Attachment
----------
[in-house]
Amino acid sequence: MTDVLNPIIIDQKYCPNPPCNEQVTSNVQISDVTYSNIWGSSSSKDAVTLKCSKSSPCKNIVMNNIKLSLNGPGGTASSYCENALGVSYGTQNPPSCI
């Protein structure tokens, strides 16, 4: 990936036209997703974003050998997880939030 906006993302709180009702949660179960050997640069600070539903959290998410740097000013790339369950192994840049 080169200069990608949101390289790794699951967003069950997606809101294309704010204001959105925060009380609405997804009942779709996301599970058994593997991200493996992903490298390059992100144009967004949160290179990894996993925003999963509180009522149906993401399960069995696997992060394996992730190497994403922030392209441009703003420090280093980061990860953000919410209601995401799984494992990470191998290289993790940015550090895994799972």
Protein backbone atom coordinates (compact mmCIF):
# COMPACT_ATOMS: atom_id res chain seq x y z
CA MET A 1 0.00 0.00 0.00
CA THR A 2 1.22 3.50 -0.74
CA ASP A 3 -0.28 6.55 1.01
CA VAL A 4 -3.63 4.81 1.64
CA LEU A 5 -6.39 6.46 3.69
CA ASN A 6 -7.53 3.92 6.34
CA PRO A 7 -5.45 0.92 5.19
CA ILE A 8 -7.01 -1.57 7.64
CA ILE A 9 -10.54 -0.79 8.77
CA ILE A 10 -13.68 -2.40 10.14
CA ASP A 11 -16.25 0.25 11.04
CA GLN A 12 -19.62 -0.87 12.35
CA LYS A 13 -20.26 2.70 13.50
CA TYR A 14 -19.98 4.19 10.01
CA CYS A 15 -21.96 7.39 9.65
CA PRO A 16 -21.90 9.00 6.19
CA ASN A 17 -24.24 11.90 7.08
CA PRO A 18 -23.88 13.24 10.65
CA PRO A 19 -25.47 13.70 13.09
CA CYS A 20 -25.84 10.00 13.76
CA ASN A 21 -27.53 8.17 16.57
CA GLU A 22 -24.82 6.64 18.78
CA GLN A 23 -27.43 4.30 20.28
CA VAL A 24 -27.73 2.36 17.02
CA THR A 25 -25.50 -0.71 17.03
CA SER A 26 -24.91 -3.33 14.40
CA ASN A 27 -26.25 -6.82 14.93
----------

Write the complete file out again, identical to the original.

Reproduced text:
[in-house]
Amino acid sequence: MTDVLNPIIIDQKYCPNPPCNEQVTSNVQISDVTYSNIWGSSSSKDAVTLKCSKSSPCKNIVMNNIKLSLNGPGGTASSYCENALGVSYGTQNPPSCI
């Protein structure tokens, strides 16, 4: 990936036209997703974003050998997880939030 906006993302709180009702949660179960050997640069600070539903959290998410740097000013790339369950192994840049 080169200069990608949101390289790794699951967003069950997606809101294309704010204001959105925060009380609405997804009942779709996301599970058994593997991200493996992903490298390059992100144009967004949160290179990894996993925003999963509180009522149906993401399960069995696997992060394996992730190497994403922030392209441009703003420090280093980061990860953000919410209601995401799984494992990470191998290289993790940015550090895994799972």
Protein backbone atom coordinates (compact mmCIF):
# COMPACT_ATOMS: atom_id res chain seq x y z
CA MET A 1 0.00 0.00 0.00
CA THR A 2 1.22 3.50 -0.74
CA ASP A 3 -0.28 6.55 1.01
CA VAL A 4 -3.63 4.81 1.64
CA LEU A 5 -6.39 6.46 3.69
CA ASN A 6 -7.53 3.92 6.34
CA PRO A 7 -5.45 0.92 5.19
CA ILE A 8 -7.01 -1.57 7.64
CA ILE A 9 -10.54 -0.79 8.77
CA ILE A 10 -13.68 -2.40 10.14
CA ASP A 11 -16.25 0.25 11.04
CA GLN A 12 -19.62 -0.87 12.35
CA LYS A 13 -20.26 2.70 13.50
CA TYR A 14 -19.98 4.19 10.01
CA CYS A 15 -21.96 7.39 9.65
CA PRO A 16 -21.90 9.00 6.19
CA ASN A 17 -24.24 11.90 7.08
CA PRO A 18 -23.88 13.24 10.65
CA PRO A 19 -25.47 13.70 13.09
CA CYS A 20 -25.84 10.00 13.76
CA ASN A 21 -27.53 8.17 16.57
CA GLU A 22 -24.82 6.64 18.78
CA GLN A 23 -27.43 4.30 20.28
CA VAL A 24 -27.73 2.36 17.02
CA THR A 25 -25.50 -0.71 17.03
CA SER A 26 -24.91 -3.33 14.40
CA ASN A 27 -26.25 -6.82 14.93